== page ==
Pedro Ojeda’s Rarezas Colombianas Mixtape| 11 April, 2014
Pedro Ojeda is a drummer and percussionist from Bogotá. He plays in Los Pirañas, Frente Cumbiero, Romperayo, Ondatrópica, Sidestepper and Mucho Indio, to name just a few of the great projects he’s involved in. Not too surprisingly, Pedro knows a thing or two about Colombian music, and especially the country’s rich accumulation of rhythms and styles. It’s something which he proves in this fine mixtape featuring rare 78s, 45s and 33s that Pedro has amassed over the years, records bought in Bogotá, Medellin, Cali and Barranquilla in Colombia.
Here’s Pedro tell you a little more about his Rarezas Colombianas mixtape:
From 1930 up to 1970 Colombia produced thousands of records mostly in 78 rpm. Labels like Curro, Fuentes, Ondina, Venus, Lyra, Zeida, Sonolux and many others were dedicated to recording Colombian music. Some of these record labels also had there own radio stations and orchestras and would record and cut vinyl of the shows they did. All kinds of bands and musicians from the rural areas of Colombia would travel to the main cities like Bogota, Medellín, Cartagena and Cali to record with these labels. There was a lot of “tropical” (Caribbean music from the Atlantic coast of Colombia) music recorded within this era. There was big bands and orchestras playing compicated arrangements, as well as thousands of small combos with accordion, guitars, and percussion playing cumbias, sons, merengues and porros.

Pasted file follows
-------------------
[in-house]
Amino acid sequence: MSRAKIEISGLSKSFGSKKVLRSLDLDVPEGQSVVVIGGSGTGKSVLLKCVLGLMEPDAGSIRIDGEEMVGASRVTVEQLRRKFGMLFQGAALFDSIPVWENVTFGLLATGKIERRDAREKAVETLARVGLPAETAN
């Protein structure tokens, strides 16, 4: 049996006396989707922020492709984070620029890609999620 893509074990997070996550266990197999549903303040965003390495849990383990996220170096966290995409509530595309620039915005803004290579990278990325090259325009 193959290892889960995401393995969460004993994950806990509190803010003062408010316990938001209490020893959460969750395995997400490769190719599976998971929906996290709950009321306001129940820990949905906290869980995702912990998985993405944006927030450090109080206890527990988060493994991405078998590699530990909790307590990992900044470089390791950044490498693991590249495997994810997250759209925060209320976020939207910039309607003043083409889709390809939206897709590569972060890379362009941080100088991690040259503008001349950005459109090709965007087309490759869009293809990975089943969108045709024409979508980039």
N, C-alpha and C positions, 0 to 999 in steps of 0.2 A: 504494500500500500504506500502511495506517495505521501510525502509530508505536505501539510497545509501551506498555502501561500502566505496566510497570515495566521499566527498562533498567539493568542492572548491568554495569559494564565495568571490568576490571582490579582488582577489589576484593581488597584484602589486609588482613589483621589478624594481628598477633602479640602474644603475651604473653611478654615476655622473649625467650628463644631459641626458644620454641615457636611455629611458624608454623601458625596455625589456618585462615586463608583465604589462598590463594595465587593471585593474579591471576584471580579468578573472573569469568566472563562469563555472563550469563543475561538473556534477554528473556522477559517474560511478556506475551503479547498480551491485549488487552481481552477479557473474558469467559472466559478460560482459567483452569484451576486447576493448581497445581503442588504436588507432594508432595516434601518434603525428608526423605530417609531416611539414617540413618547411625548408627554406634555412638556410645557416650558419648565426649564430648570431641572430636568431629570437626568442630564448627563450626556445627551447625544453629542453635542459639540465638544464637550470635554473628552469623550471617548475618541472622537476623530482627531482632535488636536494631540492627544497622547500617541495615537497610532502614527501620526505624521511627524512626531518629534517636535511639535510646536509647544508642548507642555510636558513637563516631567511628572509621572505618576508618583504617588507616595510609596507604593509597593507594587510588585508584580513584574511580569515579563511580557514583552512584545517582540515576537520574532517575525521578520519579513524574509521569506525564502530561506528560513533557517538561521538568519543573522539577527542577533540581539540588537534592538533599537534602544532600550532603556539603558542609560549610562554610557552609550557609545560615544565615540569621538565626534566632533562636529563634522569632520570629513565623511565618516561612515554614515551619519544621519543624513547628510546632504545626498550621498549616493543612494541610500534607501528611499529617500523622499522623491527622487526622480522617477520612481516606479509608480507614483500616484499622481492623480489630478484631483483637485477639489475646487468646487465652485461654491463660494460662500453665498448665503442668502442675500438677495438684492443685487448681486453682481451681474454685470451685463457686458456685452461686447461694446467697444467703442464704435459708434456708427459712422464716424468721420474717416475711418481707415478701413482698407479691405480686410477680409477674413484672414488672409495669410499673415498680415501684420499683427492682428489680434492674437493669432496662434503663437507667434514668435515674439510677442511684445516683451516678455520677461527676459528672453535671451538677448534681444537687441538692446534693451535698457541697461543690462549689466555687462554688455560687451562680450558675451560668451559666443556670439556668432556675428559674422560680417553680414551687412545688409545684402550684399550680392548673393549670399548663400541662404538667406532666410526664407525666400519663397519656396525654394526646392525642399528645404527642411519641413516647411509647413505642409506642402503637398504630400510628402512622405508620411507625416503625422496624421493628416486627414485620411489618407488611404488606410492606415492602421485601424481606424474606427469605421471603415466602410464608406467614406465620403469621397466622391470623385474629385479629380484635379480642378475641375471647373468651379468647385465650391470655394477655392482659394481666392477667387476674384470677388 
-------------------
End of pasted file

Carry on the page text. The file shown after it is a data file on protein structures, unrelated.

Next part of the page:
In the Andean rural areas of Colombia there was a big tradition of troubadours that would improvize lyrics about any topic, so a lot of that “trova paisa” was recorded too. In general, many Colombian styles were recorded, styles like cumbia, porro, paseo, merengue, gaita, currulao, fandango, paseaito, son, merecumbé, etc., as well as guarachas, mambos, chachachás and mexican corridos. We could say the the 50s and 60s were the golden ages of the 78 rpm vinyl industry in Colombia. In 1970, 78 rpm vinyl production stopped and 45s and 33s became popular. Some of the labels didn’t switch to he new technology and the production dropped and never recovered. Some years later, in the late 70s and early 80s, there was a new revival in the production of vinyls in Cartagena and Barranquilla with labels like Felito and Machuca who produced a lot of psychedelic folkloric stuff and champeta but never comparable with the old times of Curro, Fuentes, Ondina, Lyra, et al.
Here’s the full tracklisting, with extra info on rhythms and record labels:
1. Pedro Laza y Sus Pelayeros (Vocals: Crecencio Camacho) “La Olla” (Fandango) Fuentes
2. Los Teenagers “Nos Vamos” (Montocumbe) Zeida
3. Los Isleños Con La Orquesta de Marcos Gilkes “El Alabao” (Villancico/Currulao) Ondina
4. Rolando y Sus Guapacheros con La Orquesta de Alex Acosta “Mona Linda” (Porro/Gaita)
5. Los Curramberos de Guayabal (Vocals: Alfredo Lara) “El Cacharrito”
6. Carlos Roman “Tropical Swing Colombiano”
7. Gil Altamar “Loco Nipavido” Felito
8. Crecencio Camacho con la Orquesta de Rufo Garrido “La Carestia” Curro
9. Alfredo Gutierrez “La Banda Borracha” Fuentes
10. Conjunto Miramar “Ritmo Suavezón” (Chachachá)
11. Los Curramberos de Guayabal (Vocals: Anibal Velasquez) “Mira Mira (Ella Baila El Pompo)”
12. Nirhay Marin y Conjunto Los Pescadores “Mis Animalitos” (Porrito) Zeida
13. Tito Cortes con Los Piratas de Bocachica “Buenaventura” (Currulao) Fuentes
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